Here Tempels is echoing a standard liberal theological approach to Christian missions in the non-Christian world that had begun to emerge already in the 17th century, and one of whose most lucid exponents was G. W. Leibniz. In the Discourse on the Natural Theology of the Chinese of 1714, for example, Leibniz argues that the ancient Chinese seem to have had a clear concept of God, but that in the recent era they had allowed themselves to be blindly governed by law and tradition to the extent that they had forgotten the basic truths they had known long ago. Again, proselytizing is thus understood not as conversion, but as inducing a sort of cultural anamnesis that reminds us all, Christians and pagans alike, of our shared commitments.
For Leibniz, too, even those cultures that have forgotten the eternal and divine truths that are the patrimony of all humanity nonetheless produce abundant traces of these truths, perhaps subconsciously, in their texts, their oral traditions, and their everyday language. It is in this connection that Leibniz imagines, in the New Essays concerning Human Understanding of 1704, how the future course of the study of human wisdom will develop. “When the Latins, Greeks, Hebrews and Arabs shall someday be exhausted,” he writes,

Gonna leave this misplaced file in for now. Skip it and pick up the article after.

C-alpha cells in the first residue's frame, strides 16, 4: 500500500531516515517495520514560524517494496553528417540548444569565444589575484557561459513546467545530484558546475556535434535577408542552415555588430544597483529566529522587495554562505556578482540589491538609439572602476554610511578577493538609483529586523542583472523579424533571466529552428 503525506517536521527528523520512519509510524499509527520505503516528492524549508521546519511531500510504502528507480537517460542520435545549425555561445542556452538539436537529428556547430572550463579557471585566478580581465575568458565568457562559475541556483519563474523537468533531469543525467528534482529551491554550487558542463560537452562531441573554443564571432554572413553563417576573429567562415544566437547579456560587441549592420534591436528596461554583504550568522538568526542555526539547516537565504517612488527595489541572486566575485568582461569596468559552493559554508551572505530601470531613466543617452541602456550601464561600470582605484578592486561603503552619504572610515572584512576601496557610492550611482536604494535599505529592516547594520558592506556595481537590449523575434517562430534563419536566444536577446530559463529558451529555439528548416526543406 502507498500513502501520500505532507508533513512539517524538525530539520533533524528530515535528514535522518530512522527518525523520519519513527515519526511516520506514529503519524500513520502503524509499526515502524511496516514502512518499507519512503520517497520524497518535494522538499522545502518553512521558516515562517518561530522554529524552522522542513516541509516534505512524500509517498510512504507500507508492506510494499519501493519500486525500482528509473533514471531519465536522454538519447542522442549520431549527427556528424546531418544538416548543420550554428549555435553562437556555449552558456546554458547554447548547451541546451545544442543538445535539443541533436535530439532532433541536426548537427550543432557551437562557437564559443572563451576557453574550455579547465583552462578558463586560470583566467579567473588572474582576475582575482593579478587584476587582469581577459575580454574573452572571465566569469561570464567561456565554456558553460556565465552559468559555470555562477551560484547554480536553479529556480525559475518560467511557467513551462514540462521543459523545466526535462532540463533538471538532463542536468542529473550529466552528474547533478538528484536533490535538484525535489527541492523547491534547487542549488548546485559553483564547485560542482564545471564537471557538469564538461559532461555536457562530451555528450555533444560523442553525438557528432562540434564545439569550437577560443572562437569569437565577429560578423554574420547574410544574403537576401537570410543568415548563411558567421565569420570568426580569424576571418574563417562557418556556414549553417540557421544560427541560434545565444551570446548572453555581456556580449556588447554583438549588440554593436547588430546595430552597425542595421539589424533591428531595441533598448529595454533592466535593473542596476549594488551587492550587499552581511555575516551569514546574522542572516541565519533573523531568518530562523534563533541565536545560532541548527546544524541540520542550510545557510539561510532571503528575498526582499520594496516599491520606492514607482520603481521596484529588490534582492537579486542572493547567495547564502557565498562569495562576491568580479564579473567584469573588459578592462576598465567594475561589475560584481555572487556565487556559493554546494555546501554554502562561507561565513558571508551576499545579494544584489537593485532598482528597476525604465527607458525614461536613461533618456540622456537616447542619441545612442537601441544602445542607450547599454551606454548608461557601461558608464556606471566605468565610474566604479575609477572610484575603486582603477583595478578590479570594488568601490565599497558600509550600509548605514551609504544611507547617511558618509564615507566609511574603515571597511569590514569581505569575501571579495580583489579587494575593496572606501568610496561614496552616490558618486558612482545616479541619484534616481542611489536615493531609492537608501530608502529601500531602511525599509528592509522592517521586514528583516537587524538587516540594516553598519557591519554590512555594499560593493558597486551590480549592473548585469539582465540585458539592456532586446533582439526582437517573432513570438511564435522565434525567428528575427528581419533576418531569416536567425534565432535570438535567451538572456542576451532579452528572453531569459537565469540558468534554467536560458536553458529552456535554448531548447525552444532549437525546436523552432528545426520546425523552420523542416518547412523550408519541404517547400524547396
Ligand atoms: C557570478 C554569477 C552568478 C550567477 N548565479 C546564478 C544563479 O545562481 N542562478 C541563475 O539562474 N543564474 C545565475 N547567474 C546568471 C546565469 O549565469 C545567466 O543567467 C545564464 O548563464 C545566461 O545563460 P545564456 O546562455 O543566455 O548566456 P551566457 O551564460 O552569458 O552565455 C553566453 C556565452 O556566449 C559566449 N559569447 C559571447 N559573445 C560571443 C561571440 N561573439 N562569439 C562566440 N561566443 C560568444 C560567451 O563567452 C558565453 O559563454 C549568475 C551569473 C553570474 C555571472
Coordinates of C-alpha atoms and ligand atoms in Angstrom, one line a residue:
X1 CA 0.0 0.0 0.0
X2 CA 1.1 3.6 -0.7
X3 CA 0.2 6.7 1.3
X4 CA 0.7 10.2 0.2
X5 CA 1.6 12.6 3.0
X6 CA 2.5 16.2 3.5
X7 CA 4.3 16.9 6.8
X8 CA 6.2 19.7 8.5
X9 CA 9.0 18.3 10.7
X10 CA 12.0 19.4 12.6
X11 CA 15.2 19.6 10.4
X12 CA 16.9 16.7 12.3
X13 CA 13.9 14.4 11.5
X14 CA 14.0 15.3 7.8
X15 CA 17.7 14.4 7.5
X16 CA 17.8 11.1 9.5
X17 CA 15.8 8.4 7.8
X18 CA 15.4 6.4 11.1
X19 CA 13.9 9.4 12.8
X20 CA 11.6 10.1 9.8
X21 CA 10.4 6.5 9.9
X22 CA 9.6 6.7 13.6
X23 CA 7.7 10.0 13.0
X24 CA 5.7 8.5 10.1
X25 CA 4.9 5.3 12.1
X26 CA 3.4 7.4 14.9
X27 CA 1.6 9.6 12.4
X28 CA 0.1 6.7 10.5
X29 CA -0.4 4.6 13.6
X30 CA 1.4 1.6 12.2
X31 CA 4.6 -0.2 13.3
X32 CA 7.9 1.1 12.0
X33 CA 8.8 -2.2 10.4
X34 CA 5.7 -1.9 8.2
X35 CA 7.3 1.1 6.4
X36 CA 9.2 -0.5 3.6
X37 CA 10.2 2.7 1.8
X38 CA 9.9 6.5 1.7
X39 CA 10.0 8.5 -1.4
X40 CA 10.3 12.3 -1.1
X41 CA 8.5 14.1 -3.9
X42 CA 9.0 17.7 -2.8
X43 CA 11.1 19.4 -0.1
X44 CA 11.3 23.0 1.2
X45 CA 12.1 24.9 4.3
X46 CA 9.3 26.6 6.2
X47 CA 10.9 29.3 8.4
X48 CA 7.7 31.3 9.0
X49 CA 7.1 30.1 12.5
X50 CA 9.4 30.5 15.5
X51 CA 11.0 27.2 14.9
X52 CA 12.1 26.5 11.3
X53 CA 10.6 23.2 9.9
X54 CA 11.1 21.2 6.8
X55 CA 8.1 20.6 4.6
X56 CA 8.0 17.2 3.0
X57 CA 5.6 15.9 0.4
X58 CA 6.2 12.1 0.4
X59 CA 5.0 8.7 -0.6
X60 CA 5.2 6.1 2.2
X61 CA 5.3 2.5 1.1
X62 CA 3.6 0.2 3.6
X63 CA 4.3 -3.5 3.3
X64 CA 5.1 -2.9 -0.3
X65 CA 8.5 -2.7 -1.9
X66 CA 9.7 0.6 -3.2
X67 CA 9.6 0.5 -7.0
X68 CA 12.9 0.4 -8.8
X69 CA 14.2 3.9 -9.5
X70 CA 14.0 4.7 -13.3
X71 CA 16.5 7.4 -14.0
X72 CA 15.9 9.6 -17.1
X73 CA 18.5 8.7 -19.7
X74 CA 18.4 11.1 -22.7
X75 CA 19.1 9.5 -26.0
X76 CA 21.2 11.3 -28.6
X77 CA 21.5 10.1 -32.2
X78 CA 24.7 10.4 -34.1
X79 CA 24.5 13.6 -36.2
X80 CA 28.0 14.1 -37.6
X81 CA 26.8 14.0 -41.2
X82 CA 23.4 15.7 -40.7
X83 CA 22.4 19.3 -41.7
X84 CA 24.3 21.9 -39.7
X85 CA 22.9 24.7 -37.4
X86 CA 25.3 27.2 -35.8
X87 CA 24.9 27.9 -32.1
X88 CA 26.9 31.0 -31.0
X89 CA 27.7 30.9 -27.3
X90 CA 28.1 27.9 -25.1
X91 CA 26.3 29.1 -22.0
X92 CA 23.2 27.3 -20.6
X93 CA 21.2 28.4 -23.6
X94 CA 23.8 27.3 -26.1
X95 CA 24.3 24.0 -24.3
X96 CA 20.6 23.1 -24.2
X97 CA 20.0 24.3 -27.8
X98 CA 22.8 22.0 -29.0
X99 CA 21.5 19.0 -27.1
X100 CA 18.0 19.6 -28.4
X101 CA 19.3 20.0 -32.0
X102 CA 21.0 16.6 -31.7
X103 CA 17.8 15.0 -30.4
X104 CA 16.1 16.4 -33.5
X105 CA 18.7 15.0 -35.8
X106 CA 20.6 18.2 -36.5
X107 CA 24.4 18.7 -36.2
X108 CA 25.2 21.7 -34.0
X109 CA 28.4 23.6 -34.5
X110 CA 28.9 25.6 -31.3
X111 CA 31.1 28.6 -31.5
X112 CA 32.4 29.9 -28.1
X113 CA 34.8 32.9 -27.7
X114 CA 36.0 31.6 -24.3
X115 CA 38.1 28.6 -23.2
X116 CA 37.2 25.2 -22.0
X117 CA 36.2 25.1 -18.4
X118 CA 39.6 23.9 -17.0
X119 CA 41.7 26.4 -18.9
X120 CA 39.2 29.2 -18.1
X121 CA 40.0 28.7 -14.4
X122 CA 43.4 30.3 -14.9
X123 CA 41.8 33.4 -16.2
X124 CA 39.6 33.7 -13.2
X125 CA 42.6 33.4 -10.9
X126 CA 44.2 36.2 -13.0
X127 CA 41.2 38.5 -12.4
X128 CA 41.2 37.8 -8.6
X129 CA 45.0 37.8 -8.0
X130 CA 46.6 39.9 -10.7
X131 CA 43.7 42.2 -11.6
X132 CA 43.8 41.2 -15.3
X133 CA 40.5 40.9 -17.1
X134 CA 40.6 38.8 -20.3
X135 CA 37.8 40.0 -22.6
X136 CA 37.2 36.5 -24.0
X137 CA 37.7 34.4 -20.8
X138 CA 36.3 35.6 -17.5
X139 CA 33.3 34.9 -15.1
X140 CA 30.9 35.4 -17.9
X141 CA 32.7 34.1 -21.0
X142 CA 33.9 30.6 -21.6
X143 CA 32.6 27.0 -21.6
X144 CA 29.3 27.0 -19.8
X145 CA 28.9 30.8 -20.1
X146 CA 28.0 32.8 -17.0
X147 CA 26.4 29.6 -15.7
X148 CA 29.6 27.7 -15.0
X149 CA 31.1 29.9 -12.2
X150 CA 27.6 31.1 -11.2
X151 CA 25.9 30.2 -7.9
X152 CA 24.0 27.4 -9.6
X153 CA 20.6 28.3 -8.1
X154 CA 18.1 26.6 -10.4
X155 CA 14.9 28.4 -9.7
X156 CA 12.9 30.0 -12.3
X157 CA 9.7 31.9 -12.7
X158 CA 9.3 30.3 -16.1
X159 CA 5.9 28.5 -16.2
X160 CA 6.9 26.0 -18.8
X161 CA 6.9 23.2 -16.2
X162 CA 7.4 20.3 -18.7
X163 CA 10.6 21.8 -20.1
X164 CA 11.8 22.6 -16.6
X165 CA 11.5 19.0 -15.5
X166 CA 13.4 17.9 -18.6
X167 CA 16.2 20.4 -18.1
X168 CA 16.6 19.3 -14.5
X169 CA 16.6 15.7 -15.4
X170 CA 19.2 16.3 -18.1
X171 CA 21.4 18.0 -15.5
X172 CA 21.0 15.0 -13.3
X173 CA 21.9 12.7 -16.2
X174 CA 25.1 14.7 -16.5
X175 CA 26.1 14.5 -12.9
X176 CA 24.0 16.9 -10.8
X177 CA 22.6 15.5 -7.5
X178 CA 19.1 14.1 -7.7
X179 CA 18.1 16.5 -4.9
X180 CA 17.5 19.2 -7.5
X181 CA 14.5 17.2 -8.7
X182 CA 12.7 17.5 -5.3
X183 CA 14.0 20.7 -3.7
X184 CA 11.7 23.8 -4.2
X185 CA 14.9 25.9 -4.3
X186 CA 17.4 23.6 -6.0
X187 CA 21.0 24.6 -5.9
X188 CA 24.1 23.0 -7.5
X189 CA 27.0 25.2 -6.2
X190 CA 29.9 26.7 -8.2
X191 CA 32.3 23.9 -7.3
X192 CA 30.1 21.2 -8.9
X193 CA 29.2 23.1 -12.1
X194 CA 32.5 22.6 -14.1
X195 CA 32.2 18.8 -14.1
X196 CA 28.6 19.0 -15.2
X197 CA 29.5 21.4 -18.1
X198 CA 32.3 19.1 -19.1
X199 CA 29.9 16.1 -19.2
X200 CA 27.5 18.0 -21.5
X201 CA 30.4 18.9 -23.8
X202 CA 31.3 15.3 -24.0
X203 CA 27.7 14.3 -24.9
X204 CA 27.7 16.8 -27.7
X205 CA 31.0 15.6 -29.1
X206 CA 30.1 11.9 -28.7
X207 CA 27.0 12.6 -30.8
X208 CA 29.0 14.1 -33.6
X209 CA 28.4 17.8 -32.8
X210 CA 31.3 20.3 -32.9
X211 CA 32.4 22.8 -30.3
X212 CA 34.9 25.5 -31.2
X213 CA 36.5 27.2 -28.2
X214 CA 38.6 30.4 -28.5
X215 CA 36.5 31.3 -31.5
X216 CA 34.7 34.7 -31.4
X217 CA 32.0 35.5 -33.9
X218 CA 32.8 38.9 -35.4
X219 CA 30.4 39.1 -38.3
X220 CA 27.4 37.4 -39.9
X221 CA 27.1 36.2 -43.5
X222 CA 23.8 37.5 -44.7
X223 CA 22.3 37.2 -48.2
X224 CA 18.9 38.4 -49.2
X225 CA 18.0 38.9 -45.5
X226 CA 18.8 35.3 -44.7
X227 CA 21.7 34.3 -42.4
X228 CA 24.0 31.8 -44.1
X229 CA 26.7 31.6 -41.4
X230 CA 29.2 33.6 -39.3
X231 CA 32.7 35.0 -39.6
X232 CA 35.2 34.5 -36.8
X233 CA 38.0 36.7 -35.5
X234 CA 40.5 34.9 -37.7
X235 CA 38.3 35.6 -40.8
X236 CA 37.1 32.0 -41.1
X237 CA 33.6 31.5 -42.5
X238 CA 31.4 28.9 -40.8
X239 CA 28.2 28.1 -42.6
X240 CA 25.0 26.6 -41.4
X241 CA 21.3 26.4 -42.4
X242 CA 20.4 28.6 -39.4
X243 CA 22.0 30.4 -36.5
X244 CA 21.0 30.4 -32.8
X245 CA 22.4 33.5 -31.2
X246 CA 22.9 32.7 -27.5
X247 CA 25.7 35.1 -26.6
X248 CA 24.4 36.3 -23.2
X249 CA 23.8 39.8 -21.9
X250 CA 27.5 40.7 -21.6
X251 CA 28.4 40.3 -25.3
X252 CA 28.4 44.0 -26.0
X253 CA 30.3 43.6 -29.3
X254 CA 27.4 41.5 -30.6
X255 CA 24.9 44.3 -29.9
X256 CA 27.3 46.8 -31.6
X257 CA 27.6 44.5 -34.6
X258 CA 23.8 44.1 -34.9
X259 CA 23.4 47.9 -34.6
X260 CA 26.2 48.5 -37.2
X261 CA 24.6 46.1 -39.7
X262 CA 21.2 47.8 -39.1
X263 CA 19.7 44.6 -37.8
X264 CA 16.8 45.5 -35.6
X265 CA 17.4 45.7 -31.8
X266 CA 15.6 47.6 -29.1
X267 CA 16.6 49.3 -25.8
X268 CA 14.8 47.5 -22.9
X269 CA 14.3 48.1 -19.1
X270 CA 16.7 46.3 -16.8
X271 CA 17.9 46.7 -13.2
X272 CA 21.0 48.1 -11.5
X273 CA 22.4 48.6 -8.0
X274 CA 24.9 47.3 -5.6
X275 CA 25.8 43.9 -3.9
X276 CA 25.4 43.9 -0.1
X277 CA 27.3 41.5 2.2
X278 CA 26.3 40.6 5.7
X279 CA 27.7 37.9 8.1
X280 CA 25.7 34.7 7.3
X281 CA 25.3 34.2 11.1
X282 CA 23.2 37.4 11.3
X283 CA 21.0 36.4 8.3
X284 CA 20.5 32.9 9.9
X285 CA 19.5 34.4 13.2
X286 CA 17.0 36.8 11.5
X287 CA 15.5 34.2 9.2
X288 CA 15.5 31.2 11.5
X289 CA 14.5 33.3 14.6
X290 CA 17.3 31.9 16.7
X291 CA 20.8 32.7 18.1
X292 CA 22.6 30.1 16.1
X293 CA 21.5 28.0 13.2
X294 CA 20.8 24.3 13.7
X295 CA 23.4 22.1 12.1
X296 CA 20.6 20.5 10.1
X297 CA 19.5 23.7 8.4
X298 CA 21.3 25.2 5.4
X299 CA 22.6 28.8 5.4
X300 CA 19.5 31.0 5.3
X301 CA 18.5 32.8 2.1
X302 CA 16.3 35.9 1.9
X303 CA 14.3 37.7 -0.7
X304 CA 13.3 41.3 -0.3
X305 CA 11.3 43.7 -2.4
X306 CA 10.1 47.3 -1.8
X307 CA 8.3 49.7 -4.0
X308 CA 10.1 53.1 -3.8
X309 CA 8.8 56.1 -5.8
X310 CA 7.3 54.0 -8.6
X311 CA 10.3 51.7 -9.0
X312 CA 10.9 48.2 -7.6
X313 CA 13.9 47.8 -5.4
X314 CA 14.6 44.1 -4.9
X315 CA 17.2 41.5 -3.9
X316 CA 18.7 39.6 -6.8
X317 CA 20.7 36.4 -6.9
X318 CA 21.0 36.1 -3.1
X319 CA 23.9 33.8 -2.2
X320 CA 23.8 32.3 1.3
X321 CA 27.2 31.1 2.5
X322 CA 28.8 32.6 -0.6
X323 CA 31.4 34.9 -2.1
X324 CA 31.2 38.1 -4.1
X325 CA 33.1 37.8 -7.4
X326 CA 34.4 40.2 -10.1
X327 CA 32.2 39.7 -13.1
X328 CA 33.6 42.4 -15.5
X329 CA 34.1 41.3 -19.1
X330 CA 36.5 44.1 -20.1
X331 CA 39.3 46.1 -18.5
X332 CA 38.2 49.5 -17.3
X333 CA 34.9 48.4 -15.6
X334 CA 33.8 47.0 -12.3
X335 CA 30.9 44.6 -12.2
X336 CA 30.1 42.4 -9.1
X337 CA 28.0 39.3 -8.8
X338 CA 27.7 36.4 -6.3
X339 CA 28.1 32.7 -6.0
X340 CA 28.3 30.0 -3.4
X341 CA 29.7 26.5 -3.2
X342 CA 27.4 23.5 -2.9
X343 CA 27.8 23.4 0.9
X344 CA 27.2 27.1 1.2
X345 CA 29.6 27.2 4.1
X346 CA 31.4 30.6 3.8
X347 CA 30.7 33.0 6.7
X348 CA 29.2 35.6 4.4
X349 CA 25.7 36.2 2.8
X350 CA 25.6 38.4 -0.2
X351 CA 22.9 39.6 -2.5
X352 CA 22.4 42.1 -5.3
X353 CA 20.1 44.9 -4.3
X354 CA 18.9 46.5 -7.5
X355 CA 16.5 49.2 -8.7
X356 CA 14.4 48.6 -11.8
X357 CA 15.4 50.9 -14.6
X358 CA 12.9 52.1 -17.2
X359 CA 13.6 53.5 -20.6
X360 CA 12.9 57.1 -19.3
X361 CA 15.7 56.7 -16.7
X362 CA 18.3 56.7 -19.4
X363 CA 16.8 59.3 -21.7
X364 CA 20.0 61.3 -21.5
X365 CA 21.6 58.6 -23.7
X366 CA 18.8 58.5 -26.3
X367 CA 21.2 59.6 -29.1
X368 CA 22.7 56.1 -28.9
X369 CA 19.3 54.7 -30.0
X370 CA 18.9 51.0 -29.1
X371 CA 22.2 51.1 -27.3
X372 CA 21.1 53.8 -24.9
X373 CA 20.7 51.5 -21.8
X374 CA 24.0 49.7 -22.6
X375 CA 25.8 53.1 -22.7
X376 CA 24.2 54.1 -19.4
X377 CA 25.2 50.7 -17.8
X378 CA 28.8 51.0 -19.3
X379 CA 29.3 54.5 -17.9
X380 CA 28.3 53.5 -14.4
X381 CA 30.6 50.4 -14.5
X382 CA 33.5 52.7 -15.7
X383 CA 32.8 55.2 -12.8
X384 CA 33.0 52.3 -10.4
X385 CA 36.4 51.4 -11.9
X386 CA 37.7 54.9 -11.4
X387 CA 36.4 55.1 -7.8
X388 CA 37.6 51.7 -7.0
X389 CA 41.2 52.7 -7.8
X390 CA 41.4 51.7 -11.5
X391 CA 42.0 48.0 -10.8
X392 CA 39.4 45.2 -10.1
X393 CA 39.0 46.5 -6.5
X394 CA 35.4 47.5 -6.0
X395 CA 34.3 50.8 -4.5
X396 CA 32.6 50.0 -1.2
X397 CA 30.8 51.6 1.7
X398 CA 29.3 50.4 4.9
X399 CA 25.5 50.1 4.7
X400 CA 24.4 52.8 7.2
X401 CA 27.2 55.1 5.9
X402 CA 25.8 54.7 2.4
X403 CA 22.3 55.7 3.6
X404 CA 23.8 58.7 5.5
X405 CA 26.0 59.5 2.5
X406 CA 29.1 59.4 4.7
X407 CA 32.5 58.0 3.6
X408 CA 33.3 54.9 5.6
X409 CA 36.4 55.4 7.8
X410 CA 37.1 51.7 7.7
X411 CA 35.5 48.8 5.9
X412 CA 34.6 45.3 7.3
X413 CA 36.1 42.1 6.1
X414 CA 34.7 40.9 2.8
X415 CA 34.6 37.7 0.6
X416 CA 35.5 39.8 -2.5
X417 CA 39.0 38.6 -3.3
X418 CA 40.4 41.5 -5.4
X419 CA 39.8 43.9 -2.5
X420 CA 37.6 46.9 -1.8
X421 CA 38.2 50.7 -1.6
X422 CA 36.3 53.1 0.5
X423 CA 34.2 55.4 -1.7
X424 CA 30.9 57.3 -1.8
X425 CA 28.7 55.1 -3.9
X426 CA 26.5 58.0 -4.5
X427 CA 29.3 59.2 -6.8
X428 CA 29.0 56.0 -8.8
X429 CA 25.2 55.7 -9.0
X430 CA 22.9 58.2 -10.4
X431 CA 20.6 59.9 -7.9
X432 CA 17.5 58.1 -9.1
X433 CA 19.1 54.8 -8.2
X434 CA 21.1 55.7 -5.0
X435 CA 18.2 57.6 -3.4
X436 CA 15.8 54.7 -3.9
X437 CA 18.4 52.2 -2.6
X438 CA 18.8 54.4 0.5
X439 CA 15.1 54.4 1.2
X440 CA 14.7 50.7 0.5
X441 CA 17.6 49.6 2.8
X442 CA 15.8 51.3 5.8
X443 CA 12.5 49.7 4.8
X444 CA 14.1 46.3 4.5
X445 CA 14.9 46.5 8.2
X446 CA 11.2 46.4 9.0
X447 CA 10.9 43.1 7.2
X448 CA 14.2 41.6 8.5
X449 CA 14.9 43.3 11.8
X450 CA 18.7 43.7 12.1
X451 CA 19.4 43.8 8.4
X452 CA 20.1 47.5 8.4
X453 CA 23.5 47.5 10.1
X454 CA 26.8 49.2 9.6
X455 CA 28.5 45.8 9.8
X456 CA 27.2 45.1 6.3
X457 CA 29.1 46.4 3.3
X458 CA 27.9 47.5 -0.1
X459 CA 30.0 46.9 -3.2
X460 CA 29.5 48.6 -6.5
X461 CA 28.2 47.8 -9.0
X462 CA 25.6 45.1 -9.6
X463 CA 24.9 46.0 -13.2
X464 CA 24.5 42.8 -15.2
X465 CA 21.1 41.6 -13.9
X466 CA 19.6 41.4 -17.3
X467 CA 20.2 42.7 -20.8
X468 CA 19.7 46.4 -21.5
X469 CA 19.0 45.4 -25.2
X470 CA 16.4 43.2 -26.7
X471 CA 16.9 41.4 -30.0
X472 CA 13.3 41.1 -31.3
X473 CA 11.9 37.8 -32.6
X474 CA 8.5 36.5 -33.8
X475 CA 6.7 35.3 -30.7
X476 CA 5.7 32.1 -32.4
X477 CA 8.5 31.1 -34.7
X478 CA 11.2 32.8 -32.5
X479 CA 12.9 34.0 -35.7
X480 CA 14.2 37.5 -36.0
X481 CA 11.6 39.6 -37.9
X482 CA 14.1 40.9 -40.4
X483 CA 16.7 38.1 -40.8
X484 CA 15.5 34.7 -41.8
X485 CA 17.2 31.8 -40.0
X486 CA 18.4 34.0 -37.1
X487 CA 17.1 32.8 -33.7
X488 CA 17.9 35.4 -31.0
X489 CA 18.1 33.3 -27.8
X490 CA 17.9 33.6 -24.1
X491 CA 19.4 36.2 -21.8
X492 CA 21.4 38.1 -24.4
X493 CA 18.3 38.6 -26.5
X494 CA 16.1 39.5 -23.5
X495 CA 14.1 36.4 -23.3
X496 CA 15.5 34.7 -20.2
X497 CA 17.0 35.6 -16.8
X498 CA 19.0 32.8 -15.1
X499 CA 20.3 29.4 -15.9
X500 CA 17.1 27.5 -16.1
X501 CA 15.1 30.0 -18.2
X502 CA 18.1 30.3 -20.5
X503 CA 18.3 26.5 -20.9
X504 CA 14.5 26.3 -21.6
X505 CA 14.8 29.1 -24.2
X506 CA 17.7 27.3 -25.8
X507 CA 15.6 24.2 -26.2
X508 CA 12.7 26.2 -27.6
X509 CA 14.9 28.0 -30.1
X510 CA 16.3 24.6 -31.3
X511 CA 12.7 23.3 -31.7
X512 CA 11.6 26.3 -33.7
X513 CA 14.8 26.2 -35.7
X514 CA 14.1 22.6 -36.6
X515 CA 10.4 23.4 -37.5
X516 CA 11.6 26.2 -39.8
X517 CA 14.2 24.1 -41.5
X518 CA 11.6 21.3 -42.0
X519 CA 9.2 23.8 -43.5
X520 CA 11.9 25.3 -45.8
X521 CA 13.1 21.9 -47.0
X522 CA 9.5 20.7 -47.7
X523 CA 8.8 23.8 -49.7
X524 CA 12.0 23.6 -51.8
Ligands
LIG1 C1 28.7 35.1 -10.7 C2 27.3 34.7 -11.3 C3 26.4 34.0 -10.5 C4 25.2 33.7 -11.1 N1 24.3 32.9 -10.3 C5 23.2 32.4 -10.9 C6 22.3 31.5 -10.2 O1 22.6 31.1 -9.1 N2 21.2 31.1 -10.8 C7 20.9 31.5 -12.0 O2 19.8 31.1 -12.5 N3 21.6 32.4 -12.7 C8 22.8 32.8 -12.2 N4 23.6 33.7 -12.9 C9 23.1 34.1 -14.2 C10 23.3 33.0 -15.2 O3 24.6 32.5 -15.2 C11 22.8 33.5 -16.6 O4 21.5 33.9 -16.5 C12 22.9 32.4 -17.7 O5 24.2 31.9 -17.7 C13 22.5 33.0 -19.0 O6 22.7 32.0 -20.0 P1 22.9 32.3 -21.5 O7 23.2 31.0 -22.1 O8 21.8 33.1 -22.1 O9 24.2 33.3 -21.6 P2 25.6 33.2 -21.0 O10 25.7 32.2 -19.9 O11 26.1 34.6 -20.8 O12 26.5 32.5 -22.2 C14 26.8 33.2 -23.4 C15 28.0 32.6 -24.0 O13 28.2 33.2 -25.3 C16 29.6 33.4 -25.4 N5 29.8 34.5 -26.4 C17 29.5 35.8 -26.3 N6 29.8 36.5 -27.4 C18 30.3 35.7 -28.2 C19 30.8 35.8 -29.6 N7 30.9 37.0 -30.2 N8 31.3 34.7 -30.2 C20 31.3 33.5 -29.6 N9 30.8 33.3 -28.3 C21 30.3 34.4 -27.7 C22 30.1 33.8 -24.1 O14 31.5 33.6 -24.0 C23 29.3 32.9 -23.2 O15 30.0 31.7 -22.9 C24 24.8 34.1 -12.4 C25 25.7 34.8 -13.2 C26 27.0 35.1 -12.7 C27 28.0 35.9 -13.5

the Chinese, supplied also with ancient books, will enter the lists and furnish matter for the curiosity of our critics. Not to speak of some old books of the Persians, Armenians, Copts and Brahmins, which will be unearthed in time so as not to neglect any light antiquity may give on doctrines by tradition and on facts by history.
With these textual traditions mastered, Leibniz thinks that the real work will have just begun: “And if there were no longer an ancient book to examine, languages would take the place of books, and they are the most ancient monuments of mankind.”